Item: Before this pandemic-stricken college basketball season got underway, ACC coaches voted to abandon the traditional formal suit and tie look and wear more casual clothing, including polo shirts, khaki-style pants and non-dress shoes. With no spectators in attendance, there seemingly is no reason to dress to impress. To us, it should be a lasting change.
We have never thought it made sense for basketball coaches to wear $2,500 suits or $800 sports jackets on the sideline with athletes running around sweating and emitting bodily substances.
Understanding the professorial nature of a coach teaching his team during competition is a similar exercise to an esteemed lecturer dressing the part in front of a classroom full of students, the difference, however, is that athletics is not academics.
The sight of a coach such as Villanova’s consistently snappily attired Jay Wright hugging one of his players always makes us cringe, knowing the garment was quickly headed to the dry cleaners for special care.
It’s traditionally rare for college basketball coaches not to have worn a shirt and tie. The exceptions are few and far between. One of the earliest we know of is Princeton Hall of Famer Pete Carill who coached the Tigers from 1967-1996.
Growing up in Princeton, N.J. we got to know the guru of the famous “Princeton offense” up close and personal, and although he originally wore a tie and short sleeve shirt at the outset of his career, over the years Carill’s look morphed into strictly business casual.
After retiring from Princeton, Carill joined the NBA’s Sacramento Kings in 1996 and gravitated to a more snazzy Ivy League academic appearance with a bow tie.
Of the current active major college basketball coaches, West Virginia’s Bob Huggins has long been an exception to the formal attire route during his 13 years in Morgantown.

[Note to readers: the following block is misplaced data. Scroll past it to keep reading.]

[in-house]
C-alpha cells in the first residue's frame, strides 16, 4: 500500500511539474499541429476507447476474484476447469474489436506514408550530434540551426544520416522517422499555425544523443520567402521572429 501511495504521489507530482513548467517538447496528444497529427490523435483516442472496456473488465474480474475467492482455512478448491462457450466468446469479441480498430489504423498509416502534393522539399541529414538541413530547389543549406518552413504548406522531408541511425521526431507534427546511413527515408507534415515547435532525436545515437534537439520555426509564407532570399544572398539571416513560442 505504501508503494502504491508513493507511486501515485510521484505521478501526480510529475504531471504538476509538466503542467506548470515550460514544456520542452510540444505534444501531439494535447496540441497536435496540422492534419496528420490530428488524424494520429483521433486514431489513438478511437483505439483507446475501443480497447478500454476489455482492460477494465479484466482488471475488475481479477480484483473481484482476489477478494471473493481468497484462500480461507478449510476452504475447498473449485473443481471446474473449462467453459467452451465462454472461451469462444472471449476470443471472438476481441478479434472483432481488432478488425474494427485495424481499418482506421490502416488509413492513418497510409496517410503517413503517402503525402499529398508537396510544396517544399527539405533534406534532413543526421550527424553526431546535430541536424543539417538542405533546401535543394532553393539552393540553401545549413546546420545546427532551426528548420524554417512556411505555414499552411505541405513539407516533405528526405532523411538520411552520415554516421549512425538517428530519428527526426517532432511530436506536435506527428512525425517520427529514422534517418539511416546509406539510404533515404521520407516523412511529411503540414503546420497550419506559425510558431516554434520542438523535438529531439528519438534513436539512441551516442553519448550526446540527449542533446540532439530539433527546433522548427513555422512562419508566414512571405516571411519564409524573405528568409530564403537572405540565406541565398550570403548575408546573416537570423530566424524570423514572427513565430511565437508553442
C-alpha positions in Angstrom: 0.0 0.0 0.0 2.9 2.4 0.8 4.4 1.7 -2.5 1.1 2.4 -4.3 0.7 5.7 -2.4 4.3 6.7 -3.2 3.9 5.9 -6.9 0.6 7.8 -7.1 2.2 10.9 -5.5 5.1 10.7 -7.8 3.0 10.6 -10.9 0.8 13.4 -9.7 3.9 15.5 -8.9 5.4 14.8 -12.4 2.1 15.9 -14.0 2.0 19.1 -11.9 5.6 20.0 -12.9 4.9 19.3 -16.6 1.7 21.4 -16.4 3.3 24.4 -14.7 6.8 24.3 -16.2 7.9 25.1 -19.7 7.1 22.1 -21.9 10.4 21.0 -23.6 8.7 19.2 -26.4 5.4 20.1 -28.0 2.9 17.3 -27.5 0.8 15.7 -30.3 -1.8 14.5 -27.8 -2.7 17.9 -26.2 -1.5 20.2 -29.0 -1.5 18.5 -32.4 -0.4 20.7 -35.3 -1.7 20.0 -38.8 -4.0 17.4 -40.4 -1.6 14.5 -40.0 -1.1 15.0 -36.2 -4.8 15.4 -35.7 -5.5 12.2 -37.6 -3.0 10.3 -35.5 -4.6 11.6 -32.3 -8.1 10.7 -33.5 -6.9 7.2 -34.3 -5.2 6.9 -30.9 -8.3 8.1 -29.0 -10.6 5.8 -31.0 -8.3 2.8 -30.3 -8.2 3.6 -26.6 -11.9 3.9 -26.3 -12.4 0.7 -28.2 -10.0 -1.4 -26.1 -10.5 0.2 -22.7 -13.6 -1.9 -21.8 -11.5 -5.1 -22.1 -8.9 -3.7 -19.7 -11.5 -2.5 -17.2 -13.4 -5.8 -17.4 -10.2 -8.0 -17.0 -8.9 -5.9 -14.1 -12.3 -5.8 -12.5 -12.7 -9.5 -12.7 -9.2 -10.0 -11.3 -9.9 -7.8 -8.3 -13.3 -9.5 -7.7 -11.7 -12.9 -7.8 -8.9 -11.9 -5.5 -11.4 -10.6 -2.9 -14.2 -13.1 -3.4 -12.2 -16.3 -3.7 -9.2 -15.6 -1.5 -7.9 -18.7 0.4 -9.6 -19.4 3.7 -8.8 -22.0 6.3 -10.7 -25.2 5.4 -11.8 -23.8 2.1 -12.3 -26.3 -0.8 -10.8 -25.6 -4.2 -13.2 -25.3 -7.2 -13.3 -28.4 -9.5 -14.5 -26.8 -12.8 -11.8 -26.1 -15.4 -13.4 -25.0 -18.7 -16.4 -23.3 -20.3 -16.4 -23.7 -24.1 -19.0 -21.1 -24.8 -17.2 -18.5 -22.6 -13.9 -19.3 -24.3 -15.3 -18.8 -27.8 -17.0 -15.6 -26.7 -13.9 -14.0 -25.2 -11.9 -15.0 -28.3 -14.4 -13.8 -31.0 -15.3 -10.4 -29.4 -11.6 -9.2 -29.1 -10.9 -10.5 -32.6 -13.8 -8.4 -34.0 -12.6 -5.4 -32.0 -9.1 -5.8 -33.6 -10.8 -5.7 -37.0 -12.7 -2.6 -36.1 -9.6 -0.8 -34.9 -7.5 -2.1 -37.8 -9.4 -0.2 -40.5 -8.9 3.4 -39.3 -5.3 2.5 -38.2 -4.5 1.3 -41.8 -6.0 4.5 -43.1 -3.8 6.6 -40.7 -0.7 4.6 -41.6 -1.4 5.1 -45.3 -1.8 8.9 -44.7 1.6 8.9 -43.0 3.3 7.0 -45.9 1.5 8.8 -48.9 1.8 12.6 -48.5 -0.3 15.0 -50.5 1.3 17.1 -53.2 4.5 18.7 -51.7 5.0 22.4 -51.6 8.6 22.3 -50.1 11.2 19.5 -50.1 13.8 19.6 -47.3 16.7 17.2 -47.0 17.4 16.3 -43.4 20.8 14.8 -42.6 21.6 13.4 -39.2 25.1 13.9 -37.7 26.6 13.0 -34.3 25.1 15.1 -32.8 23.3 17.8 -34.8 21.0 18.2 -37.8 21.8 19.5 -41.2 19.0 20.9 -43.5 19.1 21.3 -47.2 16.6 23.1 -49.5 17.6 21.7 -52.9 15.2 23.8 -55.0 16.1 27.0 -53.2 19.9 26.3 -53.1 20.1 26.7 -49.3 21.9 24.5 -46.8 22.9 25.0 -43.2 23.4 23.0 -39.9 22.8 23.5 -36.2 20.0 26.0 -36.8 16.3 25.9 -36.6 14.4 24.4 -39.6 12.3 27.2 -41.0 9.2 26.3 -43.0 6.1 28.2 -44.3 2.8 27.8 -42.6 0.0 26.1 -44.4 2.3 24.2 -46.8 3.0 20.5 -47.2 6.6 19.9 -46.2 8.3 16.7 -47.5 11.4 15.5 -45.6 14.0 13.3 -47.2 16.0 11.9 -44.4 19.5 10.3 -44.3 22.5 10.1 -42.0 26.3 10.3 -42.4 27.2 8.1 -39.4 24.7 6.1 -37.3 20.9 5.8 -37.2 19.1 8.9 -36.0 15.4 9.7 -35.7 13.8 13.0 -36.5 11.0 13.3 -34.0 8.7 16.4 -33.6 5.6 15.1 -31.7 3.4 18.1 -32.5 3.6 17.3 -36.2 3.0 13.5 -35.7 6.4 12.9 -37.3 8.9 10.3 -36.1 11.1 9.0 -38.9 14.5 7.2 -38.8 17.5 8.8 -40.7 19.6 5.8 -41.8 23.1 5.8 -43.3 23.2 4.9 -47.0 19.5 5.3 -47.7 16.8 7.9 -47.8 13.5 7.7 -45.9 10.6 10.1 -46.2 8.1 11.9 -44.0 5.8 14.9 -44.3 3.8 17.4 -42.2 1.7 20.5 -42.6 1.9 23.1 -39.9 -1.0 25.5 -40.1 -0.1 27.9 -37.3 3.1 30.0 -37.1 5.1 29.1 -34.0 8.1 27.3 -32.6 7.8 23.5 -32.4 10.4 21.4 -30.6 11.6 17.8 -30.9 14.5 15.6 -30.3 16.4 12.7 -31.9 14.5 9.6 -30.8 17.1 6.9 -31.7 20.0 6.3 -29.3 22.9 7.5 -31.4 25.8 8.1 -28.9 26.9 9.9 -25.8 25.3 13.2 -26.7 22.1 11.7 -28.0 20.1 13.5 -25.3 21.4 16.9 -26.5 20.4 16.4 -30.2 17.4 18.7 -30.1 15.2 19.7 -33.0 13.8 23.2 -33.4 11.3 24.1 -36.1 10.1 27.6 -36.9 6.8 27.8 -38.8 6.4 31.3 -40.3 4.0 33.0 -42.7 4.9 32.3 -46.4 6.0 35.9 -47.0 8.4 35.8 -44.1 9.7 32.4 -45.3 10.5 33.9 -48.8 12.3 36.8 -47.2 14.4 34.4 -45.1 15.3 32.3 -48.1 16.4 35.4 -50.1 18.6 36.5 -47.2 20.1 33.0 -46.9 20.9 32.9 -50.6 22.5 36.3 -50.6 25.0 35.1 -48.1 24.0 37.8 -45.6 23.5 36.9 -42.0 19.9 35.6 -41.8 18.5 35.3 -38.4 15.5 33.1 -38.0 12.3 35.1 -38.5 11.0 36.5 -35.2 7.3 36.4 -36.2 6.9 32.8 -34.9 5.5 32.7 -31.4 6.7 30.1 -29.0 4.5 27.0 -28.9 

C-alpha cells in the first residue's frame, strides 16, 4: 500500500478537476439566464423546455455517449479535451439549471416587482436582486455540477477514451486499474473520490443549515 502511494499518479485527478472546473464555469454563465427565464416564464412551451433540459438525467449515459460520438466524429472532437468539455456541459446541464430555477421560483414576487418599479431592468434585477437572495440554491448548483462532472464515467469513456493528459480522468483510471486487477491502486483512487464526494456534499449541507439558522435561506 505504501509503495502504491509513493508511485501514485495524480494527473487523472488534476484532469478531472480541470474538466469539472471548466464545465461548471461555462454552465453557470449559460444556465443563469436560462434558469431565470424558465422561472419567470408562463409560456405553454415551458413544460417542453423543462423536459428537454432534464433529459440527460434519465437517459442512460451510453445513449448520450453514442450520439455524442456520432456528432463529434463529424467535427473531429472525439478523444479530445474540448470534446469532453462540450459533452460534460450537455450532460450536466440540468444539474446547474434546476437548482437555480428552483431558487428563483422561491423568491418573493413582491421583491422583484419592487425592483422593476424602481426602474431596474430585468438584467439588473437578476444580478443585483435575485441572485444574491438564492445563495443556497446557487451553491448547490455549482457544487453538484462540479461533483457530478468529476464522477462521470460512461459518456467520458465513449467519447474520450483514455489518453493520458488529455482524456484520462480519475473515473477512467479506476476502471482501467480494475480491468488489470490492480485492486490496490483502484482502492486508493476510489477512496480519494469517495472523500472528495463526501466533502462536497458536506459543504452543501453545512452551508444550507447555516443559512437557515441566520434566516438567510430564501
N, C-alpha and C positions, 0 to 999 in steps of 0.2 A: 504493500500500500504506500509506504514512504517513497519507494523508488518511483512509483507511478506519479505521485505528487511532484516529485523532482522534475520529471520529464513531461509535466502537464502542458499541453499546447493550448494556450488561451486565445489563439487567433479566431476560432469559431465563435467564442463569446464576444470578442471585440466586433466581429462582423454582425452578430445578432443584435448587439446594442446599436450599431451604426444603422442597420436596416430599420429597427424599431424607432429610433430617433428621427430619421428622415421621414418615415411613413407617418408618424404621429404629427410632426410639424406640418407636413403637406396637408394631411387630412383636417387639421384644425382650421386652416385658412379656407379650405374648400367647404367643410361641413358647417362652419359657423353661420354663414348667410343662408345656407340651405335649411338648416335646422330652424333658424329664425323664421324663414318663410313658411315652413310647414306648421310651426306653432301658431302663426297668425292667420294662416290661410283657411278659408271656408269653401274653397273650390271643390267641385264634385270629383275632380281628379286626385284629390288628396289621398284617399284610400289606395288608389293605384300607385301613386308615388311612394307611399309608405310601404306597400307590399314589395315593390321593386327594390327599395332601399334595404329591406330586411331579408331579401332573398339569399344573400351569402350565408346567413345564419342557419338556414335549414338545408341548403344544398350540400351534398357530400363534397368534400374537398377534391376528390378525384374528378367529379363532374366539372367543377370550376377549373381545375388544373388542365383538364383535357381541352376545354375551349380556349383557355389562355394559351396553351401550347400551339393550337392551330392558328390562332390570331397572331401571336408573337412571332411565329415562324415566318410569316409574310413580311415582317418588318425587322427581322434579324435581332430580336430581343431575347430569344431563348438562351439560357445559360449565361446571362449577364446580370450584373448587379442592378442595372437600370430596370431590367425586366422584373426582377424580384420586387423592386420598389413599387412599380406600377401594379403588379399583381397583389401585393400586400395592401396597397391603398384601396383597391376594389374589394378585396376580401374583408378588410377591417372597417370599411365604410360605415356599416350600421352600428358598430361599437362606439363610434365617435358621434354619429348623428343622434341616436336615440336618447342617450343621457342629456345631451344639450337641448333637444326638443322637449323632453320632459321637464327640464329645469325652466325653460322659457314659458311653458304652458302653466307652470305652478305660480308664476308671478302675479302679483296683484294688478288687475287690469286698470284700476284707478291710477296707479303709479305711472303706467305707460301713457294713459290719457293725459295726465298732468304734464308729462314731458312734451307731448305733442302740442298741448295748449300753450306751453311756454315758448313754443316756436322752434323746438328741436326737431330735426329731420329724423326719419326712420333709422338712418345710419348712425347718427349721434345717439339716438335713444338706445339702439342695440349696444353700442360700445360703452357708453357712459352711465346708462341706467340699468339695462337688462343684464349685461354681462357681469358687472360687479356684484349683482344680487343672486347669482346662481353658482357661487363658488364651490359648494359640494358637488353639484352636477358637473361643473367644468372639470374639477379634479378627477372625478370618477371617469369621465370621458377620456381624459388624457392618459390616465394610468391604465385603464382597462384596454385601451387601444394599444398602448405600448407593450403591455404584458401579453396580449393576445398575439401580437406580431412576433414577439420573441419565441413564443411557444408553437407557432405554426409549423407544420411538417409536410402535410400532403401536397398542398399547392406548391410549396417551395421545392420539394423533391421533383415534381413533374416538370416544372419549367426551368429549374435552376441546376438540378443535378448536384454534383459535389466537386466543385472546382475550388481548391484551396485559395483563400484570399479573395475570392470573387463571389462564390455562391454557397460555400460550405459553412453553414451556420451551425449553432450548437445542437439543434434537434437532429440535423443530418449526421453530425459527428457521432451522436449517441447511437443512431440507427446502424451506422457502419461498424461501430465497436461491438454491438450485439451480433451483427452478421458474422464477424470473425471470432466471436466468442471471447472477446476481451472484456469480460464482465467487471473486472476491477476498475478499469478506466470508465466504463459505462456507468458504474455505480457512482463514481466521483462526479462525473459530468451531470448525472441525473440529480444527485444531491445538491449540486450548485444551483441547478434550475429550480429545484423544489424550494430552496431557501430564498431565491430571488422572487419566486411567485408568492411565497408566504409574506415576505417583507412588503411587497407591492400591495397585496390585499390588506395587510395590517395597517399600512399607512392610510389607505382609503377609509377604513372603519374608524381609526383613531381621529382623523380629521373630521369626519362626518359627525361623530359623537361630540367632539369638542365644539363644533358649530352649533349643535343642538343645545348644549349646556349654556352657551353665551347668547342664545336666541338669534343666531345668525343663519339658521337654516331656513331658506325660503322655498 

Before ACC coaches voted for the casual look this season, Notre Dame’s Mike Brey has been eschewing a tie for many years citing the uncomfortable nature of wearing something around his neck.
Which brings us to Jim Boeheim and the Syracuse staff circa 2020-21. You can practically count on one finger the number of times the Orange boss has worn a suit on the sideline during his 45-year career.
The standard Boeheim game “uniform” has been a dress shirt and tie, navy blue or gray blazer and matching pants of various similar shades. He has gone casual for early-season games in tropical environments such as Hawaii, Puerto Rico or the Bahamas, but for the most part all of Orange Nation knows the look.
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With face coverings mandatory to help prevent the spread of the COVID-19 virus until further notice, benches spread apart at a safe social distance, and no fans in the stands, it only seems appropriate that the current sideline look would resemble a practice atmosphere.
With a few tweaks here and there, and an abundance of nice-looking Syracuse-themed polo and button-down shirts available, there’s no reason why this season shouldn’t signal a paradigm shift in the sideline attire of the Syracuse staff and all college basketball coaches.
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